"Folks can come here and have a big-city experience, but they don't have to spend big-city money," said Hutchinson, who was recently recruited to lead Baltimore's tourism and convention recruitment.

Visit Baltimore hosted about 415 events in the fiscal year that ended June 30, generating a combined $180 million in estimated economic impact. The city hosts between 20 and 30 large conventions a year, but officials say the aging convention center is now too small to be competitive and are studying whether to build a bigger one.


About 10 large conventions have left Baltimore due to the convention center's size after hosting meetings in the city during the last 10 years, according to Visit Baltimore. That includes Otakon, the Japanese and East Asian anime and culture convention, which will move to Washington this summer. Future bookings are at risk, such as the American Academy of Family Physicians.

"These convention attendees come into your city, and it's a very low-cost way of showing what your city has to offer," Hutchinson said.

He said "we really can't say" if any other groups are looking to move from North Carolina to Baltimore.

"We're very cognizant of what our colleagues are going through and dealing with," he said. "As a marketing organization, we want to tell the story of Baltimore. Our commitment is to aggressively tell the world about what Baltimore has to offer."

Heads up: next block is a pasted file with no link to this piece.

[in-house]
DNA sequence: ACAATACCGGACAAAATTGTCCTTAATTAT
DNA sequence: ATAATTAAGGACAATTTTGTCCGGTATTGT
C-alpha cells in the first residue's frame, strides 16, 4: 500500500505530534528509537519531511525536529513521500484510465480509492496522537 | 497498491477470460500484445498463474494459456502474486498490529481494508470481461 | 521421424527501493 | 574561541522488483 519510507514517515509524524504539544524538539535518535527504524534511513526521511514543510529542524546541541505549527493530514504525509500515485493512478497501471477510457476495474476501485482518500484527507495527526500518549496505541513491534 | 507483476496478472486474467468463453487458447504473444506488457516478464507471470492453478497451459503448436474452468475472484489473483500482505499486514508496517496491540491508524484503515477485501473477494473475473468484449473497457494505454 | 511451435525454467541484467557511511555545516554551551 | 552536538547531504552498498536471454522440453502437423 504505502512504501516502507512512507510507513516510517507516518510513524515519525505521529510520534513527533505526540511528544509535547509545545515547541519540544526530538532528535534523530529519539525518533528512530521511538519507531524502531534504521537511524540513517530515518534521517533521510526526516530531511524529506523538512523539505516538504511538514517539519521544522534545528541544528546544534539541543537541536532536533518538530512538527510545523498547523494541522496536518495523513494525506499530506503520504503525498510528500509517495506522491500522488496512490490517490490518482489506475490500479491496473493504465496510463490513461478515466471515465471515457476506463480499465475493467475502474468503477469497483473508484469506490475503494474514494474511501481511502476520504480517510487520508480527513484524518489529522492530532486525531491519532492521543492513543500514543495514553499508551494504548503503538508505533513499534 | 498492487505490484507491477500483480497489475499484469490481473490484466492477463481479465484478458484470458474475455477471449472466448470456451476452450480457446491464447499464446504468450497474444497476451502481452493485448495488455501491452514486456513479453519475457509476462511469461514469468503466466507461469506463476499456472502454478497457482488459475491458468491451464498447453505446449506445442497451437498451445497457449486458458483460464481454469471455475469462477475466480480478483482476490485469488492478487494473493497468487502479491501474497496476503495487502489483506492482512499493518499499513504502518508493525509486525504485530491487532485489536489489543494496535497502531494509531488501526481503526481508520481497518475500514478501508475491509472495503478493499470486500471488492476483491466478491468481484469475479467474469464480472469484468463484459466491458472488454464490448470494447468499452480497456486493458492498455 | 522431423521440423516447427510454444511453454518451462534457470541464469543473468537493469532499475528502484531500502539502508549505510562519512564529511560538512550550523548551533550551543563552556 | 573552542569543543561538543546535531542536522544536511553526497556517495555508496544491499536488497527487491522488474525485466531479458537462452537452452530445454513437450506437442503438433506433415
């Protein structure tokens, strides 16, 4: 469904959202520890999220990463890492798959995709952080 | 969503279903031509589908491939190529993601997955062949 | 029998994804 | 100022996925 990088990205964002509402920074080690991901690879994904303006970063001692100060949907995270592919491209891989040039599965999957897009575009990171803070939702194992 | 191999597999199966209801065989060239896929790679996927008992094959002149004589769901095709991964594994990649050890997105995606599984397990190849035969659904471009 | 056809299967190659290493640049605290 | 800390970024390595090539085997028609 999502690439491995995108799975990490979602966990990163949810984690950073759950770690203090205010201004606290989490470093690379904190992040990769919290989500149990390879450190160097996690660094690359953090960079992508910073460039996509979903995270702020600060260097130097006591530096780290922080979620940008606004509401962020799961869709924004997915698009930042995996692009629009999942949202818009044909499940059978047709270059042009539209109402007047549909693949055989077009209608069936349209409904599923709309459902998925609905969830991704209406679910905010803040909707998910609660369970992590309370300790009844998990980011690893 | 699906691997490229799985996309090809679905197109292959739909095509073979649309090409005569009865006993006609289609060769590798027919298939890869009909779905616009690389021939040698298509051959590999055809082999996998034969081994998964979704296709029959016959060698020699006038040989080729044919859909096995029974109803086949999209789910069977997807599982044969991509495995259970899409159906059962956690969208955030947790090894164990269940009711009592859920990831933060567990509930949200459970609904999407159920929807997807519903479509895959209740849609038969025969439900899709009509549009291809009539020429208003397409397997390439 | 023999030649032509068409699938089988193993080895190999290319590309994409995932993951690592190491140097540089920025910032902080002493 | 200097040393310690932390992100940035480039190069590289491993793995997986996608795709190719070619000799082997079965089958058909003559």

Don Welsh, president of the industry group Destination Marketing Association International, said Baltimore officials are wise to focus on the city's assets, not the problems facing a competitor.

"The really good cities are the ones that focus on what they have to sell," Welsh said. "This is an industry that doesn't respond really well when you negatively sell. That may play well in the short term, but it's not a long-term strategy."


Visit Baltimore was not involved in booking the Business History Conference, which is contained to a single hotel, the Embassy Suites by Hilton Baltimore Inner Harbor. The conference is expected to bring 350 guests and $120,000 in spending.

Members of the group said they were concerned about how any transgender members might have been treated in North Carolina. They said the group could return to Charlotte in 2020 if the bill is repealed, using the cancellation penalty as a down payment.

Officials with the North Carolina Department of Commerce said they did not have information on the economic impact of the transgender law, nor a tabulation of the number of conferences that have left the state because of it.

Laura Hill White, spokeswoman for the Charlotte Regional Visitors Authority, said her office is aware of city governments banning travel to North Carolina over the controversial bill. The office also has fielded concerns and questions from various groups and businesses, some of which canceled planned meetings there.

The visitors authority launched a campaign, "Always Welcome," in mid-April to showcase Charlotte's "diversity and inclusiveness."

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"We just want to educate the meeting planners and groups that we are a very welcoming city," she said. "We want to remain competitive."


Baltimore Councilman Ed Reisinger said he wants tourism officials to "open up the doors and our arms" to any groups looking to leave North Carolina.

"They should be proactive," he said. "That is why the city built all of these hotels and casinos, our two stadiums and the Inner Harbor. You have all of this. We shouldn't be sitting behind the desk waiting for the phone to ring."